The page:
PHOENIX -- Since he broke in with the Twins in 2001, Michael Cuddyer has performed in numerous roles and several positions as a consummate team player.
On Monday, Cuddyer enjoyed the fruits of a situation entirely new to him -- American League All-Star. When players like him move around so much to different spots for their team, it's often a challenge to be noticed as an accomplished individual.
"Obviously it's a big deal, but I don't seek individual accolades or attention," Cuddyer said during Monday's All-Star media session. "But when you are recognized, it makes you feel good about yourself. For me, aside from winning or playing a World Series, this is it. This is what it's all about. I'm very excited to be here."
The Twins normally send multiple All-Stars to the Midsummer Classic each year -- like Joe Mauer, Justin Morneau and Joe Nathan. But Mauer and Morneau have been racked with injuries and Nathan is trying to get back to peak performances again after he missed all of 2010 because of Tommy John surgery on his right elbow.
Morneau saw his streak of four straight All-Star appearances snap, while Mauer's three-year streak also ended. It marked the first time since 2004 the Twins have only one All-Star.
Cuddyer has been the Twins' most consistent performer this season, batting .298 with a .369 on-base percentage, a .474 slugging percentage and a team-high 13 home runs. He never held a grudge about not previously being acknowledged as an All-Star.
"There were years I had good numbers, but I was also on a team with two MVPs and one of the best closers in the game," Cuddyer said. "By no means was I upset."
Cuddyer has been nomadic throughout his career in Minnesota out of necessity. A shortstop when he was a first-round Draft pick in 1997, he committed 61 errors in his first pro season in Class A ball. The Twins had him try different positions around the infield and outfield as he worked his way up.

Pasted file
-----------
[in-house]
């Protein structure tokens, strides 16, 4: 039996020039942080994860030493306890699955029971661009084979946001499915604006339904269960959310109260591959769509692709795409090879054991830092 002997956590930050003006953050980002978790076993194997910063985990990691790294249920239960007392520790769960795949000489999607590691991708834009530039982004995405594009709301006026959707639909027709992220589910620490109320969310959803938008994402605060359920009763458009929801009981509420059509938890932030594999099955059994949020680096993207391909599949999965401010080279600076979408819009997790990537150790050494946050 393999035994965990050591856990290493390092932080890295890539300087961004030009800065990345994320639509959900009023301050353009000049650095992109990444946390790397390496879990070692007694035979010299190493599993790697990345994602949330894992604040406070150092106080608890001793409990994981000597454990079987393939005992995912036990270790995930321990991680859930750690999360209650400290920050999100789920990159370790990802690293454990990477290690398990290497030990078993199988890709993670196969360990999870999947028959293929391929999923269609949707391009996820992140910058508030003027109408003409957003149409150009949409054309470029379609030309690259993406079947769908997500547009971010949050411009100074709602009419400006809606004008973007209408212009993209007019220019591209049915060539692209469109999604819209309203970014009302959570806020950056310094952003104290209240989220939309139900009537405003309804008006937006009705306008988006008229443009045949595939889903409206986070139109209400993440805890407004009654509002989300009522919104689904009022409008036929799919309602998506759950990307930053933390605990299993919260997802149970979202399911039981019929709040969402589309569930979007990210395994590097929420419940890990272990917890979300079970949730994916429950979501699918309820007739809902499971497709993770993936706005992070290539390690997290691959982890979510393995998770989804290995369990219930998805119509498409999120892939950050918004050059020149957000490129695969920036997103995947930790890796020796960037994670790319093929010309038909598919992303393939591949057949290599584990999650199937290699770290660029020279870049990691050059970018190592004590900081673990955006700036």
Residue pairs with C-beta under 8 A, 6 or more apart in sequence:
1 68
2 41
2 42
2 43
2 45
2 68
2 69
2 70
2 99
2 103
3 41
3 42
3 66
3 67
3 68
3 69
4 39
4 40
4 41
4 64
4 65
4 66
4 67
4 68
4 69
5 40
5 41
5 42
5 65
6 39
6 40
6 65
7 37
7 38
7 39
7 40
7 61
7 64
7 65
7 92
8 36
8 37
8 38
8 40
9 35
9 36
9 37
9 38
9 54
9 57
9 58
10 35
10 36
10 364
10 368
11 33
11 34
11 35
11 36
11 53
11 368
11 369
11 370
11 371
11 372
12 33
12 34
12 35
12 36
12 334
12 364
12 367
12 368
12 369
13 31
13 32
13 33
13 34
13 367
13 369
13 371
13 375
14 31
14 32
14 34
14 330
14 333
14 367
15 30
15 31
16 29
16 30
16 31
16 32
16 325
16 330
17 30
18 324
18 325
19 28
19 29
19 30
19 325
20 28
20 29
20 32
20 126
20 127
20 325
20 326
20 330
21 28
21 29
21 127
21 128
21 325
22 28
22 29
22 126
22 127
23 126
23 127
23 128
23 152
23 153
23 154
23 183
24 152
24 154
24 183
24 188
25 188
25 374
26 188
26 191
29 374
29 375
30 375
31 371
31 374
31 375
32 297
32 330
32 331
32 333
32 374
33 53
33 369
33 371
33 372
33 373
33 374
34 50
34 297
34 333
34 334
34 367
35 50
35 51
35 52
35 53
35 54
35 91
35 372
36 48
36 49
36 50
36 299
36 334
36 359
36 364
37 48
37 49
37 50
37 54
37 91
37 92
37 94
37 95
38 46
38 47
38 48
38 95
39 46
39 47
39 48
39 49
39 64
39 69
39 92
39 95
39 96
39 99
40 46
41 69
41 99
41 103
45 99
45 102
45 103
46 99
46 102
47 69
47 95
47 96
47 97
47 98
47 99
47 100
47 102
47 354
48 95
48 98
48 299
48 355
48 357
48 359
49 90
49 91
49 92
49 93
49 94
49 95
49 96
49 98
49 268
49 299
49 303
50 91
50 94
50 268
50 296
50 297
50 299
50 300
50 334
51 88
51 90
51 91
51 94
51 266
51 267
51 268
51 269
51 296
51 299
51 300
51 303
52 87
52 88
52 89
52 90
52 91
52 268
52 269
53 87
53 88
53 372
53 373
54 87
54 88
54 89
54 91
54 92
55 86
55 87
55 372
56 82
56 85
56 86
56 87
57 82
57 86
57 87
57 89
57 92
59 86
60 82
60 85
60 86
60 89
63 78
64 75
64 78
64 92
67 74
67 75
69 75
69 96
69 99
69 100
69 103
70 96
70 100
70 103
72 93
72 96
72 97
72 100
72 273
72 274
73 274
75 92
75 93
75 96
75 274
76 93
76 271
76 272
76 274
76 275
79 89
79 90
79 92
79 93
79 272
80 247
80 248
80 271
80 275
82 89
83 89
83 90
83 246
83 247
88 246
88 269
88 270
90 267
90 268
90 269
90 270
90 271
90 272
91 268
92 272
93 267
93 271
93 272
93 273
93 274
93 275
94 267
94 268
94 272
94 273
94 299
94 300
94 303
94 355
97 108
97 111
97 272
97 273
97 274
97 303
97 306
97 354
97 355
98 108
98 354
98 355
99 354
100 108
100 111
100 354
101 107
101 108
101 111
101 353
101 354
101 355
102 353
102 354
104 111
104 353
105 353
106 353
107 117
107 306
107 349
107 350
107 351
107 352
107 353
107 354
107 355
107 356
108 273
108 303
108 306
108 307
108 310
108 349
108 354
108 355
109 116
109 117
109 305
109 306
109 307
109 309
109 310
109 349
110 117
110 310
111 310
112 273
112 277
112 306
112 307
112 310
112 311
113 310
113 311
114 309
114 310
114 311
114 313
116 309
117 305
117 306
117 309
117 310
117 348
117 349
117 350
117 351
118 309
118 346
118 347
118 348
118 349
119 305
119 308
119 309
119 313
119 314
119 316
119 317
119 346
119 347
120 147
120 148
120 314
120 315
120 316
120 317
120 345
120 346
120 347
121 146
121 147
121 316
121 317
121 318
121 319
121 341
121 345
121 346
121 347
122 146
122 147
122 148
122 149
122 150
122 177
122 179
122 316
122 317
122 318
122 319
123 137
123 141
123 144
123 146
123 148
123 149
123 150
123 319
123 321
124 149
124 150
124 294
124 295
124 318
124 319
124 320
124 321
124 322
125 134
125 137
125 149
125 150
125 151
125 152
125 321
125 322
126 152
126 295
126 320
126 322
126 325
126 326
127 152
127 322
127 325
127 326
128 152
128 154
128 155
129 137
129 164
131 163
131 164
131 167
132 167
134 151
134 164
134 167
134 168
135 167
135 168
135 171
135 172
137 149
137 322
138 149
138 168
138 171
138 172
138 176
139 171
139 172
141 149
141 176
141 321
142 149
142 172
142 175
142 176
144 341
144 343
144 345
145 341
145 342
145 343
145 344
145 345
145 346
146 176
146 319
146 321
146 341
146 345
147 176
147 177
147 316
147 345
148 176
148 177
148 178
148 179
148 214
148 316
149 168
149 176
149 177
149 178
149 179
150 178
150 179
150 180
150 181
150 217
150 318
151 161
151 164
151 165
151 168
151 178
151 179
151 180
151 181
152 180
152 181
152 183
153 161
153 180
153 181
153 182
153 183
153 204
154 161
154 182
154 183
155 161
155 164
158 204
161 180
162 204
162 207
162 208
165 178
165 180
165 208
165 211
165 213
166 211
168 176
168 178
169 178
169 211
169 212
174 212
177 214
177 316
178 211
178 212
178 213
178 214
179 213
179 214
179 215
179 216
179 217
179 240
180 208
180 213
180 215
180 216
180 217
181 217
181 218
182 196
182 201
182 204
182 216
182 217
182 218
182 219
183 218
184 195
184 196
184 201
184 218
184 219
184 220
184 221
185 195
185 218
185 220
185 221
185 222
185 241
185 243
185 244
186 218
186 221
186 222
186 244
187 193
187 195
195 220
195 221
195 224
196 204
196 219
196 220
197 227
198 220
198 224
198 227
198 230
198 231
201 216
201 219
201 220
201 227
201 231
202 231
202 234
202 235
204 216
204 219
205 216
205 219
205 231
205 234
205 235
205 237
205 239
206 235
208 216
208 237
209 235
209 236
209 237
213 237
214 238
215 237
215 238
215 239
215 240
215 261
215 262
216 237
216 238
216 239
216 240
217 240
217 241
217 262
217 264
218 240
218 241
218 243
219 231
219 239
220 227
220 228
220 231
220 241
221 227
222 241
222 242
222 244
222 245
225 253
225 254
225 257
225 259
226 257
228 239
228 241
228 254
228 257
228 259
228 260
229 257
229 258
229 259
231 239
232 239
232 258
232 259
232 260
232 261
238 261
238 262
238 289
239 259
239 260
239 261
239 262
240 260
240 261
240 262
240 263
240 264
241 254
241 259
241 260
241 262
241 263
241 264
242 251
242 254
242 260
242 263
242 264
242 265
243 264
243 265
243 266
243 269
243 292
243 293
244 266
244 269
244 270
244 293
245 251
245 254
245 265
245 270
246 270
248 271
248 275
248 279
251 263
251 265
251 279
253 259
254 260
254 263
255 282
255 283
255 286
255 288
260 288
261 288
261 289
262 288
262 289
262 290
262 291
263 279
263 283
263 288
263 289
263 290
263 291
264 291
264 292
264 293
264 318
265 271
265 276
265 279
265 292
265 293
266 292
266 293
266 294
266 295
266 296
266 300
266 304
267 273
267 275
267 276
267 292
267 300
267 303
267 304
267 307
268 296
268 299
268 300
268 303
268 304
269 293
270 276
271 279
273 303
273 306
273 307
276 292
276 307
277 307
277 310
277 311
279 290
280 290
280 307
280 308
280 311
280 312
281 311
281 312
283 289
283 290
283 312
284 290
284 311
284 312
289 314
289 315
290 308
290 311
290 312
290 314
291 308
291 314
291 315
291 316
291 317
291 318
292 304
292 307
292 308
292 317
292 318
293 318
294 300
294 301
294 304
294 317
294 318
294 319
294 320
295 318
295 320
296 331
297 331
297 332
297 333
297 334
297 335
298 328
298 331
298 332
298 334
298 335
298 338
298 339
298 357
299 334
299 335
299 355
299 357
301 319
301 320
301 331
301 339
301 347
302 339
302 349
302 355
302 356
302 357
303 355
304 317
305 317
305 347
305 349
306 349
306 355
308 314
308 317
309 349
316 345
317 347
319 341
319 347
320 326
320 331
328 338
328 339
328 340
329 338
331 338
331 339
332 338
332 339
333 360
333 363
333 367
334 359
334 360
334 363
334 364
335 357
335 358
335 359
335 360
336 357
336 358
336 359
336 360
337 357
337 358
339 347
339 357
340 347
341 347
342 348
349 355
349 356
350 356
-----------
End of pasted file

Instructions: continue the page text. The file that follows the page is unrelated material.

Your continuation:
Once he finally broke into the Majors, Cuddyer was a right fielder but filled in elsewhere. An injury to Corey Koskie meant a move to third base in 2004 for 43 games, while he also played 48 games at second base. He logged over 100 games in right field from 2006-09 for manager Ron Gardenhire, but last season, he played 84 games at first base for an injured Morneau.
Cuddyer brought all of his gloves with him to Arizona because he wasn't sure where he'd see action.
"When guys needed a break, whether it was [Doug] Mientkiewicz, Jacque Jones or Koskie, it got me in the lineup," Cuddyer said. "I kind of established myself in right field and then when I went back to moving to different positions, it allowed Gardy some flexibility. It's not a secret that we've had some injuries over the last three or four or five years."
And those injuries this season have really rocked Minnesota, which has struggled more than the Twin Cities are used to after the past decade of success, going 41-48 in the first half to sit in fourth place and 6 1/2 games out in the AL Central.
Cuddyer has been a major reason why the Twins have bounced back from a rough start, batting .349 with eight home runs, 11 doubles, 30 RBIs and 23 runs scored in 36 games since June 1. The 32-year-old helped his club rally from being 20 games under .500 and 16 1/2 games back on June 1.
"It's very exciting," Gardenhire said. "I'm happy for him. It's one of those situations where, as a manager, he's been here probably as long as I have, as far as managing goes, so I'm very happy for him. I would've been just as happy if it had been somebody else, but I think it adds a little something because of what Cuddy has done for this ballclub."
Mark Sheldon is a reporter for MLB.com. Read his blog, Mark My Word, and follow him on Twitter @m_sheldon. MLB.com reporter Rhett Bollinger contributed to this story. This story was not subject to the approval of Major League Baseball or its clubs.